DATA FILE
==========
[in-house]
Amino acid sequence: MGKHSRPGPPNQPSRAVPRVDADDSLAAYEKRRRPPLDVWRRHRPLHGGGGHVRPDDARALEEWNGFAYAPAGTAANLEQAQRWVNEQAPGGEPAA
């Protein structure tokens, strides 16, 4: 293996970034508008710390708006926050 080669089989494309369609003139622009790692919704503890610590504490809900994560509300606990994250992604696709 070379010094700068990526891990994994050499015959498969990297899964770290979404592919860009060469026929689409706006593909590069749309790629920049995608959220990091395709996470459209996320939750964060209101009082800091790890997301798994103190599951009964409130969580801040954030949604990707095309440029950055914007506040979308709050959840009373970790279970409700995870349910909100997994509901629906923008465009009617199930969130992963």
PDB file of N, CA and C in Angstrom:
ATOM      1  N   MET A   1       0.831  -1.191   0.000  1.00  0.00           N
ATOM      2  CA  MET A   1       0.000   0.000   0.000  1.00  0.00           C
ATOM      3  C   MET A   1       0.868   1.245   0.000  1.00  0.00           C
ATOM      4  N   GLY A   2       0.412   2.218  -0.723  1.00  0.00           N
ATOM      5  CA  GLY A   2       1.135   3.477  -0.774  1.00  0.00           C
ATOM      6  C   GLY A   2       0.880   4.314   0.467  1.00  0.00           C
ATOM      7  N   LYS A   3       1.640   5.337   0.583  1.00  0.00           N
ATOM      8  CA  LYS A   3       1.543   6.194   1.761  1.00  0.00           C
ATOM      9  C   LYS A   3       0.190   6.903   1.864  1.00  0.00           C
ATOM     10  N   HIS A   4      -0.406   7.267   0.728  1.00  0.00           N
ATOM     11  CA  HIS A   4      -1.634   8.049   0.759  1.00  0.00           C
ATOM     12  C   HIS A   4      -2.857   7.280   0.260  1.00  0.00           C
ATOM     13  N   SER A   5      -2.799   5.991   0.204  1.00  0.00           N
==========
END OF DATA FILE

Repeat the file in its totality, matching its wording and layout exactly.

[in-house]
Amino acid sequence: MGKHSRPGPPNQPSRAVPRVDADDSLAAYEKRRRPPLDVWRRHRPLHGGGGHVRPDDARALEEWNGFAYAPAGTAANLEQAQRWVNEQAPGGEPAA
């Protein structure tokens, strides 16, 4: 293996970034508008710390708006926050 080669089989494309369609003139622009790692919704503890610590504490809900994560509300606990994250992604696709 070379010094700068990526891990994994050499015959498969990297899964770290979404592919860009060469026929689409706006593909590069749309790629920049995608959220990091395709996470459209996320939750964060209101009082800091790890997301798994103190599951009964409130969580801040954030949604990707095309440029950055914007506040979308709050959840009373970790279970409700995870349910909100997994509901629906923008465009009617199930969130992963």
PDB file of N, CA and C in Angstrom:
ATOM      1  N   MET A   1       0.831  -1.191   0.000  1.00  0.00           N
ATOM      2  CA  MET A   1       0.000   0.000   0.000  1.00  0.00           C
ATOM      3  C   MET A   1       0.868   1.245   0.000  1.00  0.00           C
ATOM      4  N   GLY A   2       0.412   2.218  -0.723  1.00  0.00           N
ATOM      5  CA  GLY A   2       1.135   3.477  -0.774  1.00  0.00           C
ATOM      6  C   GLY A   2       0.880   4.314   0.467  1.00  0.00           C
ATOM      7  N   LYS A   3       1.640   5.337   0.583  1.00  0.00           N
ATOM      8  CA  LYS A   3       1.543   6.194   1.761  1.00  0.00           C
ATOM      9  C   LYS A   3       0.190   6.903   1.864  1.00  0.00           C
ATOM     10  N   HIS A   4      -0.406   7.267   0.728  1.00  0.00           N
ATOM     11  CA  HIS A   4      -1.634   8.049   0.759  1.00  0.00           C
ATOM     12  C   HIS A   4      -2.857   7.280   0.260  1.00  0.00           C
ATOM     13  N   SER A   5      -2.799   5.991   0.204  1.00  0.00           N